Foreword to "Better Eyesight"

Discussion in 'Eye-Care' started by Zetsu, Mar 29, 2008.

  1. Zetsu

    Zetsu Guest


    When the United States entered the European war recruits for general
    military service were required to have a visual acuity of 20/40 in one
    eye and 20/100 in the other.(1) This very low standard, although it is
    a matter of common knowledge that it was interpreted with great
    liberality, proved to be the greatest physical obstacle to the raising
    of an army. Under it 21.68 per cent. of the registrants were rejected,
    13 per cent. more than for any other single cause.(2)

    Later the standard was lowered (3), issued through office of the
    Provost Marshal General. so that men might be "unconditionally
    accepted for general military service" with a vision of 20/20 in each
    eye without glasses, provided one eye was correctable to 20/40. For
    special or limited service they might be accepted with only 20/200 in
    each eye without glasses, provided one was correctable to 20/40. At
    the same time a great many defects other than errors of refraction
    were admitted in both classes, such as squint not interfering with
    vision, slight nystagmus, and color blindness. Even total blindness in
    one eye was not a cause for rejection to the limited service class,
    provided it was not due to progressive or organic change, and the
    vision of the other eye was normal. Under this incredible standard eye
    defects still remained one of three leading causes of rejection.

    Over ten per cent. (10.65) of the registrants were disqualified by
    them, while defects of the bones and joints and of the heart and
    vessels ran respectively one and one and a half per cent higher.(4)

    Most of the revelations about the physical condition of the American
    people which resulted from the operation of the draft law had been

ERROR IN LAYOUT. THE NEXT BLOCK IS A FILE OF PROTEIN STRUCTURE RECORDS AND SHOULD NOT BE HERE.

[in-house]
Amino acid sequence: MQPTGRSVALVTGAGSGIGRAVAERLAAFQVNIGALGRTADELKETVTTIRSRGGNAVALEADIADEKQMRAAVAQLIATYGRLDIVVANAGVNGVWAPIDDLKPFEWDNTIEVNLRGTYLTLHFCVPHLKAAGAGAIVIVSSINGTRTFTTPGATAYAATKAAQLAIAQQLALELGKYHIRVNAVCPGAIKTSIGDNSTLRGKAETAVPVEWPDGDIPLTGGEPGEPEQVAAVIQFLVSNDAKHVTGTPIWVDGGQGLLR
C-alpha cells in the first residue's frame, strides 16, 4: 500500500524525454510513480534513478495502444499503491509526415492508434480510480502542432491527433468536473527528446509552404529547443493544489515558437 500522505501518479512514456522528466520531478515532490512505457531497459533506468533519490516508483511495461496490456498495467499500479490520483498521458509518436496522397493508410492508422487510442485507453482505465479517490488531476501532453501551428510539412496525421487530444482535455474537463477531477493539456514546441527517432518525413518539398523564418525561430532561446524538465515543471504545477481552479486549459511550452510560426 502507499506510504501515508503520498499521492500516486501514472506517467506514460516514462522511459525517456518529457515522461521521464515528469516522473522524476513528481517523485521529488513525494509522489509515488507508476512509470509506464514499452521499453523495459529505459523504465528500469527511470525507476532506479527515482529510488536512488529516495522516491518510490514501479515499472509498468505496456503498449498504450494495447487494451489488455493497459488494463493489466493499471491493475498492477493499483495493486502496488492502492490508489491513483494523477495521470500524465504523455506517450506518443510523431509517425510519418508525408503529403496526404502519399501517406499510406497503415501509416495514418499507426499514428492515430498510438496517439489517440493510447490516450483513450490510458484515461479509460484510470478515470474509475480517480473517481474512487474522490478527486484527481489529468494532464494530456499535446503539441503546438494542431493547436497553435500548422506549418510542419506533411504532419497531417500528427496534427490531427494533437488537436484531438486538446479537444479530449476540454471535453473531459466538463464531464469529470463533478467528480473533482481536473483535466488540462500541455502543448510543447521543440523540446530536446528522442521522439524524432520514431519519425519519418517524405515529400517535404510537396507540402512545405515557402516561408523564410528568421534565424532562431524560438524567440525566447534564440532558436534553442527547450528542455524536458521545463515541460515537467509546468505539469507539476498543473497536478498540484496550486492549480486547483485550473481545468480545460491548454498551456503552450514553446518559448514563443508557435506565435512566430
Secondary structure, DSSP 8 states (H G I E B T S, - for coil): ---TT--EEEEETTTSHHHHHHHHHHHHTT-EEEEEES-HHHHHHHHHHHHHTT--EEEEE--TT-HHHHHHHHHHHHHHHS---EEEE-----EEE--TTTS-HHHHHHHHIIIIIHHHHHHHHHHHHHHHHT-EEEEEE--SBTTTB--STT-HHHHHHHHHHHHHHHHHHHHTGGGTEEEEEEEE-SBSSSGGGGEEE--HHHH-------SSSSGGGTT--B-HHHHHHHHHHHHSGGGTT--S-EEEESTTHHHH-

anticipated by persons who had been giving their attention to such
    matters; and whose warnings had long fallen upon deaf ears;but it is
    doubtful if anyone had formed an adequate conception of the truth
    regarding the condition of the nation's eyesight. That it should be
    impossible to raise an army with even half normal vision in one eye,
    and that one man in every ten rejected for military service should
    have been unable, even by the aid of glasses, to attain this standard,
    is a situation so appalling that words fail to characterize it, so
    incredible that only the most unimpeachable evidence could compel
    belief in It. Under these circumstances It seems to me the plain duty
    of anyone who has found any means of controlling the evil in question
    to give the facts the widest possible publicity.

    Most writers on ophthalmology today appear to believe that defective
    eyesight is part of the price we must pay for civilization. The human
    eye, they say, was not designed for the uses to which it is now put.
    Eons before there were any schools, or printing presses, electric
    lights, or moving pictures, its evolution was complete. In those days
    it served the needs of the human animal perfectly, but it is not to be
    expected, we are told, that it should respond without injury to the
    new demands. By care it is thought that this injury may be minimized,
    but to eliminate it wholly is considered to be too much to hope for.
    Such is the depressing conclusion to which the monumental labors of a
    hundred years and more have led us.

    I have no hesitation in stating that this conclusion is unqualifiedly
    wrong. Nature did not blunder when she made the human eye, but has
    given us in this intricate and wonderful mechanism, upon which so much
    of the usefulness as well as the pleasure of life depends, an organ as
    fully equal to the needs of civilization as to those of the stone age.
    After thirty-three years of clinical and experimental work, I have
    demonstrated to my own satisfaction and that of others that the eye is
    capable of meeting the utmost demands of civilization; that the errors